Solar Eclipse Paddle- and why we need it so badly right now

If you've watched the news at all in the past week, you already know that this coming Monday, the continental United States will see its first total eclipse in 38 years. And it's going to be a good one too. Last swing around it only hit five states in the Northwest; this time it's going to go clear across the country, (if you'll pardon me) from "Coast to Coast!" 

Not everyone will get to witness the total eclipse. For this, you would need to be in a narrow band called, somewhat ominously, "The Path of Totality". Anyone in this arcing path from Oregon to South Carolina will watch as the moon temporarily covers the entire disk of the sun, plunging the area into (relative) darkness for a few minutes.

We can't all get to (or fit into) this narrow band, but that doesn't mean we'll get nothing. Beverly will witness  .62 obscuration, which means 62% of the sun will be covered by the moon.* It's not likely to get noticeably darker. Animals won't do crazy things and people won't cry out in awe at the moment of totality. But according to senior scientist Dr. Jackie Faherty (American Museum of Natural History , "a partial eclipse is nothing to turn your nose starts to look like the Death Star is moving in front of the sun. The sun is our life source. Watching it go away is something we should all want to look at."

In light (or dark) of this event, we're holding a special Monday afternoon Solar Eclipse Paddle! We'll hop on the water in Beverly around 1:30pm, right as the moon takes its first bite out of the sun (astronomers call this "First Contact). Because it's never safe to look directly at the sun, we'll pass out ISO certified eclipse viewing glasses. As we paddle up the coast of Beverly to our viewing location, we'll turn around from time to time, don our glasses, and watch the moon make its way across the face of the sun.  Shortly before it reaches its maximum coverage for our area (2:46pm), we'll anchor down, turn ourselves toward the sun, and watch.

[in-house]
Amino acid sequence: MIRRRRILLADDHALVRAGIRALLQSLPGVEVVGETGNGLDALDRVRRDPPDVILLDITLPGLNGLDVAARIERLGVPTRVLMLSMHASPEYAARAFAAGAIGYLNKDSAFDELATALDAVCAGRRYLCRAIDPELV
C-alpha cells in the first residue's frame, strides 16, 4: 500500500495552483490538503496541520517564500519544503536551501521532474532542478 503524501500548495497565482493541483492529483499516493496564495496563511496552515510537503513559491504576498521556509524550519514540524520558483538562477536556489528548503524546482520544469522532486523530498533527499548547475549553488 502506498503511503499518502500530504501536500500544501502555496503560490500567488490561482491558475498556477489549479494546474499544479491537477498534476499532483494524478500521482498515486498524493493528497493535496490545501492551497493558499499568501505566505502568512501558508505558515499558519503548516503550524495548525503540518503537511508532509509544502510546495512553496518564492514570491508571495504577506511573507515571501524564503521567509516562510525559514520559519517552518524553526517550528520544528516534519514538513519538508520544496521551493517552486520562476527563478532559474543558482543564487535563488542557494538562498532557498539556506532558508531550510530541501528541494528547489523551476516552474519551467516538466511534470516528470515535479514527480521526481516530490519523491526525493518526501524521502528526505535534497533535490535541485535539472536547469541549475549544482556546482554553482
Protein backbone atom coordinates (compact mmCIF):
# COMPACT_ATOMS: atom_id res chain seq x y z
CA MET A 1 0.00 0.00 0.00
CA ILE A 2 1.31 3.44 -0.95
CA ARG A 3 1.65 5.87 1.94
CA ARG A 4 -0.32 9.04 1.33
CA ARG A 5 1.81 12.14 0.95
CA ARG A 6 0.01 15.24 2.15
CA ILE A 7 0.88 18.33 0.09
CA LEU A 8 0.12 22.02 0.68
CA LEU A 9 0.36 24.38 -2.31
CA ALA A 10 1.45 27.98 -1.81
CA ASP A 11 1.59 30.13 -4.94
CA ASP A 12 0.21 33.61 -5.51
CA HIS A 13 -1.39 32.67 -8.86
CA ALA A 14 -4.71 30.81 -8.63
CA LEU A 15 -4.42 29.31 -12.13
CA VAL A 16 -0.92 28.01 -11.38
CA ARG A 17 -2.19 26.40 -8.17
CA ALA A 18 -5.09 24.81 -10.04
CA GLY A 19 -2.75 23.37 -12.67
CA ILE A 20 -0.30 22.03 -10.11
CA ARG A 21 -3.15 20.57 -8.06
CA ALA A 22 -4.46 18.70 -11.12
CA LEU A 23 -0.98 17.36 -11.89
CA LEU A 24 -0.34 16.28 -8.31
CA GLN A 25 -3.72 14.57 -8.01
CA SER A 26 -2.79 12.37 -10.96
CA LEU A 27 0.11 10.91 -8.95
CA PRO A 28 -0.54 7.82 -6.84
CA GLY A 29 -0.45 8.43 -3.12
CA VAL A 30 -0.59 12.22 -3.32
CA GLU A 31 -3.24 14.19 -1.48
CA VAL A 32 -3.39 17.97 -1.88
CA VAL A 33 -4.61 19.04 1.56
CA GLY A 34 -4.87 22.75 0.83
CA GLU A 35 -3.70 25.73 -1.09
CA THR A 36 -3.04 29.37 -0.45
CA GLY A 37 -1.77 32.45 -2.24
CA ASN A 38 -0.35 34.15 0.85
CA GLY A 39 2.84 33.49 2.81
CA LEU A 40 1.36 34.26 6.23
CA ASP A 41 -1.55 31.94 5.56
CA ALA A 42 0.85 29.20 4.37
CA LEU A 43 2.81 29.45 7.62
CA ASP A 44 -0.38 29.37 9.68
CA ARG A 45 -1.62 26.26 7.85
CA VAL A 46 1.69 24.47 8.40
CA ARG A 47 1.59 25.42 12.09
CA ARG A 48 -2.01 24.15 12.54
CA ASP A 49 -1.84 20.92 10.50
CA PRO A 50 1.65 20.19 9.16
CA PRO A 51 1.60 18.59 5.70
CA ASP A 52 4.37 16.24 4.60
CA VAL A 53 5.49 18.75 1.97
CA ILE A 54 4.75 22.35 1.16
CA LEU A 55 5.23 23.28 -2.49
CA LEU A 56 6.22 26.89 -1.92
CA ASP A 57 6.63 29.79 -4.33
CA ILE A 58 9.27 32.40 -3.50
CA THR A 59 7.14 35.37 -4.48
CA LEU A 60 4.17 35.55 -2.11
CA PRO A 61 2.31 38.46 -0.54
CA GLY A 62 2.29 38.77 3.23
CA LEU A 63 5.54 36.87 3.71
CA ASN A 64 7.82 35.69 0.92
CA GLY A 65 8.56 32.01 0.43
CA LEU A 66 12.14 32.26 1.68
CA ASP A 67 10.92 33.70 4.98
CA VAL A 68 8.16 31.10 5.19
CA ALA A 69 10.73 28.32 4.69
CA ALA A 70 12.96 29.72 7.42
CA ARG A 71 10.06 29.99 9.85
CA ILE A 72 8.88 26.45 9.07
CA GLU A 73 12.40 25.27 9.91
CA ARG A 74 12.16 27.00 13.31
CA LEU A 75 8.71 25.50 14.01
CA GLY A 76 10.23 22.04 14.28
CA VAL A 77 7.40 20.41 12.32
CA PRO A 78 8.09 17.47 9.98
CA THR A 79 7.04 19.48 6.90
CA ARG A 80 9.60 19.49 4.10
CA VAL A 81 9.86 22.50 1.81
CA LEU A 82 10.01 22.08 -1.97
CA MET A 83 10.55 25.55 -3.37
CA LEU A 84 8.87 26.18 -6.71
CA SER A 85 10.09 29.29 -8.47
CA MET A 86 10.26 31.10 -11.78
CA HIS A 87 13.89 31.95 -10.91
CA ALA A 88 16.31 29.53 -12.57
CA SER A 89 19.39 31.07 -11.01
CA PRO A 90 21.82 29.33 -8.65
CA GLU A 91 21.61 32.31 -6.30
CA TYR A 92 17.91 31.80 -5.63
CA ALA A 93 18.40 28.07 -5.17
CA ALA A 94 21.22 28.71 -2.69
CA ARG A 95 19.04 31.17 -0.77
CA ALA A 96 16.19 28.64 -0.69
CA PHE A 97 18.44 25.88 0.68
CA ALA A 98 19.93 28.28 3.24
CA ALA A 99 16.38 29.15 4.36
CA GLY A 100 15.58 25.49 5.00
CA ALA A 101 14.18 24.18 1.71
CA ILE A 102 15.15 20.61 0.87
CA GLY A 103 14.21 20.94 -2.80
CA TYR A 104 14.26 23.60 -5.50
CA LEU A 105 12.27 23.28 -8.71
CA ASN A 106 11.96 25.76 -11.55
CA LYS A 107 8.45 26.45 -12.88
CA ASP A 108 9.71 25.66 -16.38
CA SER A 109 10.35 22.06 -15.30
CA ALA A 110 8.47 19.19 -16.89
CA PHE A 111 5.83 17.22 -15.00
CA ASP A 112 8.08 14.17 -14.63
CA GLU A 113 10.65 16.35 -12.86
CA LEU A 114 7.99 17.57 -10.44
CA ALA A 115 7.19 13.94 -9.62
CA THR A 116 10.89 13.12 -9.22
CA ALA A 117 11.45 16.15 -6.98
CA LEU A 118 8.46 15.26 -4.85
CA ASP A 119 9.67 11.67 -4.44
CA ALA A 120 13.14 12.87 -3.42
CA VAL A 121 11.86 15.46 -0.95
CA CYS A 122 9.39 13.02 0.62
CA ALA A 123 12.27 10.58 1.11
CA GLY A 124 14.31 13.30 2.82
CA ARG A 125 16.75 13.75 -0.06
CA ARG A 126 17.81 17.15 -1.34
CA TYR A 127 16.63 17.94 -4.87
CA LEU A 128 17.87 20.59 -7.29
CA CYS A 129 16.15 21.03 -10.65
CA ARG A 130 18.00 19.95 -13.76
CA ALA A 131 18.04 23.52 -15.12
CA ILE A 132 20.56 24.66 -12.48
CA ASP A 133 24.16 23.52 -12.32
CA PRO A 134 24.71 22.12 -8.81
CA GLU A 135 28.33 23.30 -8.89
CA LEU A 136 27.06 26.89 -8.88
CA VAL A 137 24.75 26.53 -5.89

Do we need to be on the water to see the eclipse? Definitely not. But I'm kind of like that guy who finds a reason to party for any reason, except instead of parties, I find excuses for paddling. This seems like a great one. If you're worried that you'll have to leave your phone behind and won't get any pictures, fear not. Experts assure us that any pictures taken from our phones will be profoundly disappointing. Much better, as we often suggest, is to experience it in real life, rather than through the lens of the phone. Take it all in, then go home and write a poem about the memory :). 

And if you have been watching the news lately, then you also know that our country is deeply divided. Extremists have found ways to drive wedges between groups of people that have far more in common than not. And that's why this eclipse comes at an important time. For a few hours on Monday afternoon, tens of millions of Americans will turn their eyes to the skies (behind protective lenses of course) and share in this rare spectacle. For a few hours, we'll be united in a shared sense of awe and mystery at the Universe we live in, a Universe in which we can describe nearly perfectly the orbits of celestial bodies, but we can't yet, and may never, explain why watching these orbits align elicits such an emotional response. Watching the eclipse from the water, from the ocean that quite literally unites all continents on Earth, in sight of the horizon where the sky and sea unite, seems, for me, the most appropriate to view the eclipse. 

Join us, won't you? 

Happy Paddling!

**Fun Fact** The moon moves further from the Earth in its orbit each year, meaning that as we move toward the future, the moon will appear smaller and smaller in the sky. This means that in the far future, a total eclipse, in which the moon covers the sun entirely, will not be possible. In this way, we share a deep commonality, not just in space, but in time as well. 

*In an earlier edit, I mistakenly referred to magnitude instead of obscuration. Magnitude refers to the fraction of moon's diameter that is covered while obscuration refers to the fraction of the area. Many apologies :)

Aaron MearnsComment